Krenwinkel v. State

Annotate this Case

232 So. 2d 346 (1970)

Patricia KRENWINKEL v. STATE.

1 Div. 72.

Court of Criminal Appeals of Alabama.

February 11, 1970.

*347 M. A. Marsal, Mobile, for appellant.

MacDonald Gallion, Atty. Gen., and Jasper B. Roberts, Asst. Atty. Gen., for the State.

CATES, Judge.

Patricia Krenwinkel petitioned the Mobile Circuit Court for habeas corpus to ascertain the cause of her detention by the Sheriff of that County. Code 1940, T. 15, § 57 confers the right to apply therefor.

After return of the Sheriff and other pleadings thereto the trial judge held that she was deliverable by the Sheriff to the designated agents of California. Whereupon Miss Krenwinkel gave notice of appeal. The record arrived here January 22, 1970 and, by virtue of Code 1940, T. 15, § 369(d), last sentence, the appeal was then automatically under submission.

I

We consider only the record before us. Franks v. State, 11 Ala.App. 70, 65 So. 857. By statute, § 369, supra, assignments of error are done away with; nor are briefs required. Woods v. State, 264 Ala. 315, 87 So. 2d 633.

II

The United States, being a government Federal in nature, constituted by states with a general government and residual powers reserved to the states, dealt in the constitutional convention (as had the Articles of Confederation) with the problem of interstate flight to escape punishment for a crime.

Our Constitution provides (Art. 4, § 2, ¶ 2) as follows:

"A person charged in any State With Treason, Felony, or other Crime, who shall flee from Justice, and be found in another State, shall on Demand of the executive Authority of the State from which he fled, be delivered up, to be removed to the State having Jurisdiction of the Crime."

Since this clause is not self-executing, Congress in 1793 undertook to impose upon the governor of each state the duty of such *348 delivery.[1] This statute (1 Stat. 302), now 18 U.S.C. § 3182 (T. 18, U.S.C.A., § 3182), has been accepted by the Supreme Court of the United States as a contemporaneous construction and, hence, legitimately expository. Roberts v. Reilly, 116 U.S. 80, 6 S. Ct. 291, 29 L. Ed. 544.

It is clear, however, from Kentucky v. Dennison, 24 How. 66, 16 L. Ed. 717, that the statute and the constitutional provision set forth a moral duty, albeit without a sanction capable of judicial enforcement. Interstate flight to avoid prosecution under the terms expressed therein has now become a crime punishable under the laws of the United States, 18 U.S.C. § 1073 (T. 18, U.S.C.A. § 1073).

Basically the function of courts in extradition is statutory, usually circumscribed so as only to restrain the executive within the scope of the concept of probable cause for detaining (and handing over) one accused of a foreign crime by a foreign sovereign. State v. Parrish, 242 Ala. 7, 5 So. 2d 828.

While extradition is not a collection agency to round up stray deadbeats, yet, nevertheless, the Federal Constitution, statutes and the Uniform Act plainly prescribe that crossing a state line affords no sanctuary from being brought to justice. Implicitly (and expressly under the 14th Amendment), where the flag flies the Rule of Law flourishes.

Alabama adopted (with slight changes) the 1926 text of Uniform Criminal Extradition Act. This is now found in Code 1940, T. 15, § 48 et seq. Therein it is provided that a person whom the Governor of Alabama determines has been properly demanded for trial by a sister state may apply for a writ of habeas corpus to examine into the legality leading to his imminent deportation.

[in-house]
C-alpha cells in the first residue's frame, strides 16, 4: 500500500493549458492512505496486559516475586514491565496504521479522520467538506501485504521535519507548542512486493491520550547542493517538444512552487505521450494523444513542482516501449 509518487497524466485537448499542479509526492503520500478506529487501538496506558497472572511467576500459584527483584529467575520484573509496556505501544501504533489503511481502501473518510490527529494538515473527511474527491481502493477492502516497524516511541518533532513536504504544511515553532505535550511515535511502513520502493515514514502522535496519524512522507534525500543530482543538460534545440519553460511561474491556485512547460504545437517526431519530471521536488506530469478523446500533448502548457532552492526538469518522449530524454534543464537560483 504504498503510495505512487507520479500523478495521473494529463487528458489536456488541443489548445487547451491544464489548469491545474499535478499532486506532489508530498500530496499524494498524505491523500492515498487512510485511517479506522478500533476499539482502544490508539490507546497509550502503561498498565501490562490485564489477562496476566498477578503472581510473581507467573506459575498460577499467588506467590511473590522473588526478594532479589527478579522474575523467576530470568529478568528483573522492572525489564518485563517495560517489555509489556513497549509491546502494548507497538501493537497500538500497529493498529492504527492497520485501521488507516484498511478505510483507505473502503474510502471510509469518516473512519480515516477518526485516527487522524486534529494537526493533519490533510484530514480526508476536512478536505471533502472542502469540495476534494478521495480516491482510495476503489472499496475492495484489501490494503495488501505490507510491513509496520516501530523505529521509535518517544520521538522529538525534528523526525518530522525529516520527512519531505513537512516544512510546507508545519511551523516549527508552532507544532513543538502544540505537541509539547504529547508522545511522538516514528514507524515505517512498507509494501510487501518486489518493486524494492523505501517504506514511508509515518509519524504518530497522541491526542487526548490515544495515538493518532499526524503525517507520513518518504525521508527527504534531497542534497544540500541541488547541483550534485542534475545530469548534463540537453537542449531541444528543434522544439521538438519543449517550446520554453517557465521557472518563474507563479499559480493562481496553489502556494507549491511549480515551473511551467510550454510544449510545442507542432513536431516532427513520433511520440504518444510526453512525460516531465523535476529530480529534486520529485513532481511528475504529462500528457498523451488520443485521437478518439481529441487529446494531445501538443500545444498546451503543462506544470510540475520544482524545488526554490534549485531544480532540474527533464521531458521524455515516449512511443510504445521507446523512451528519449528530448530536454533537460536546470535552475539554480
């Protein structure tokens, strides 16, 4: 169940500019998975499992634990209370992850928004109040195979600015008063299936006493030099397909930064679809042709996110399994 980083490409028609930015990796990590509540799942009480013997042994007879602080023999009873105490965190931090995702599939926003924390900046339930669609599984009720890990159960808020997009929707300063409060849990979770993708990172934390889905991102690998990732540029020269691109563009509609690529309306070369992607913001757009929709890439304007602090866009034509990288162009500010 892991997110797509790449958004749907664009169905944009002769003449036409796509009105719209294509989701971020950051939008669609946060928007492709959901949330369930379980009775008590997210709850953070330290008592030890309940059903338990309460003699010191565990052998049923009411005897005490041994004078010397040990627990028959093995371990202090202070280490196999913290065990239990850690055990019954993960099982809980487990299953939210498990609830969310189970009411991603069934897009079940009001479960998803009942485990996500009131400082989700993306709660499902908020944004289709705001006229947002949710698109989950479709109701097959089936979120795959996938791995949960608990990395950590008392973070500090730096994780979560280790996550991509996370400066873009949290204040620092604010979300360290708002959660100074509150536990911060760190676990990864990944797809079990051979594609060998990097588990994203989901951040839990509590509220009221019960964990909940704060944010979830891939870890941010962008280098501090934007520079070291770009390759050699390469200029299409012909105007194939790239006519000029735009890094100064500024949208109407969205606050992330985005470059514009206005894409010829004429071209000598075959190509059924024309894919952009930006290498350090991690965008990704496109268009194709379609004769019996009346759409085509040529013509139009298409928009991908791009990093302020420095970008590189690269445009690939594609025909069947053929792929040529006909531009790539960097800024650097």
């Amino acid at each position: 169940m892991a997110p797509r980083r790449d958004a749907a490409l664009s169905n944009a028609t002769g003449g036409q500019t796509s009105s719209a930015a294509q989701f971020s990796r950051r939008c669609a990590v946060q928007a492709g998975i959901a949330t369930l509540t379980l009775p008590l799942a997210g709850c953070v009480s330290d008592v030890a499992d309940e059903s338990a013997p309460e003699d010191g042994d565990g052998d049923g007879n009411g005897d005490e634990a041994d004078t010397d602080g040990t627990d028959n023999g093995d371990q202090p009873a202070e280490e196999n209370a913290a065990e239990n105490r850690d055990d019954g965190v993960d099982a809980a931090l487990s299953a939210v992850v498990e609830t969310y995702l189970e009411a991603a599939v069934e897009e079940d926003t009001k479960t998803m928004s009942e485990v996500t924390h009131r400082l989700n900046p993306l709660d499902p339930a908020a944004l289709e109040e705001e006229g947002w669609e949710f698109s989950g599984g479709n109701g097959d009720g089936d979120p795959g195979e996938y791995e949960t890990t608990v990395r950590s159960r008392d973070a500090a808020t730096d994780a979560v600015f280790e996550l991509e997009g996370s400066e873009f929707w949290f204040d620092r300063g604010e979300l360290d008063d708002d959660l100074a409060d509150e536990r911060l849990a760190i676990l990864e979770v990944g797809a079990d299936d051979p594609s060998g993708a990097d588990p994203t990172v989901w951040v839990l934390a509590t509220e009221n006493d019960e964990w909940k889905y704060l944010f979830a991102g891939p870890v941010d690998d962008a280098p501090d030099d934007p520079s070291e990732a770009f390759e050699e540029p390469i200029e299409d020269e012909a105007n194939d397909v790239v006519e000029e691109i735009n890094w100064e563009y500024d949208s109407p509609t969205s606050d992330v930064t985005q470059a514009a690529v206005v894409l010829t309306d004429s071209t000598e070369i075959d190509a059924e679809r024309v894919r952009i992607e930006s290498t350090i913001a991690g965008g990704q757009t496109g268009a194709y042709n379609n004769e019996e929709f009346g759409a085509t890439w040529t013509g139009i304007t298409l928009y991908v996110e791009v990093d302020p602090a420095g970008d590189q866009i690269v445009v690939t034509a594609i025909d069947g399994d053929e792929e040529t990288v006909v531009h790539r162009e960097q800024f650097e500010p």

This examination by a circuit court is not a roving commission. Rather, its function is to make sure of a proper formal charge and that the accused is a fugitive.

Code 1940, T. 15, § 48 defines "executive authority" as including the governor and any person performing the functions of governor in a state other than this state. § 50 of the same Title provides for demand for extradition in writing and further provides that the specified charging papers from the foreign state "must be authenticated by the executive authority making the demand." § 51 goes on to provide that the governor may investigate the case and call upon the attorney general or any prosecuting officer to assist. § 52 gives further details as to what the papers must show.

The only arguable question that we can perceive on the present record arises from the fact that the demand requisition is executed by one Ed Reinecke, denominated as "Acting Governor" of the State of California. We quote:

"REQUISITION "STATE OF CALIFORNIA "EXECUTIVE DEPARTMENT "THE ACTING GOVERNOR OF THE STATE OF CALIFORNIA: "TO HIS EXCELLENCY THE GOVERNOR OF THE STATE OF ALABAMA "WHEREAS, It appears by the annexed application for requisition and copies of Indictment and supporting papers which I certify are authentic and duly authenticated in accordance with the laws of the State of California, that under the laws of this State PATRICIA KRENWINKEL stands charged with the crime of Murder and Conspiracy, committed in the County of Los Angeles, in this *349 State, and it has been represented and is satisfactorily shown to me that the accused was present in this State at the time of the commission of said crime and thereafter fled from the justice of this State, and has taken refuge and is now to be found in the State of Alabama; "NOW, THEREFORE, Pursuant to the provisions of the Constitution and laws of the United States, in such case made and provided, I do hereby respectfully demand that the said Patricia Krenwinkel fugitive from justice, be arrested and secured and delivered to Olivia Conner and William S. Carey who is hereby authorized to receive, convey and transport him to this State, here to be dealt with according to law. "IN WITNESS WHEREOF, I have hereunto set my hand and caused the Great Seal of the State[2] to be affixed, this 12th day of December 1969. "Ed Reinecke Acting Governor of the State of California "(SEAL) "By the Acting Governor: "Frank M. Jordan Secretary of State "By H. P. Sullivan Deputy"

By repute, we may know that Honorable Ronald Reagan was last elected Governor of California. But on this record we are not at liberty to deduce as a matter of California law he is such chief executive for his entire term, semper et ubique.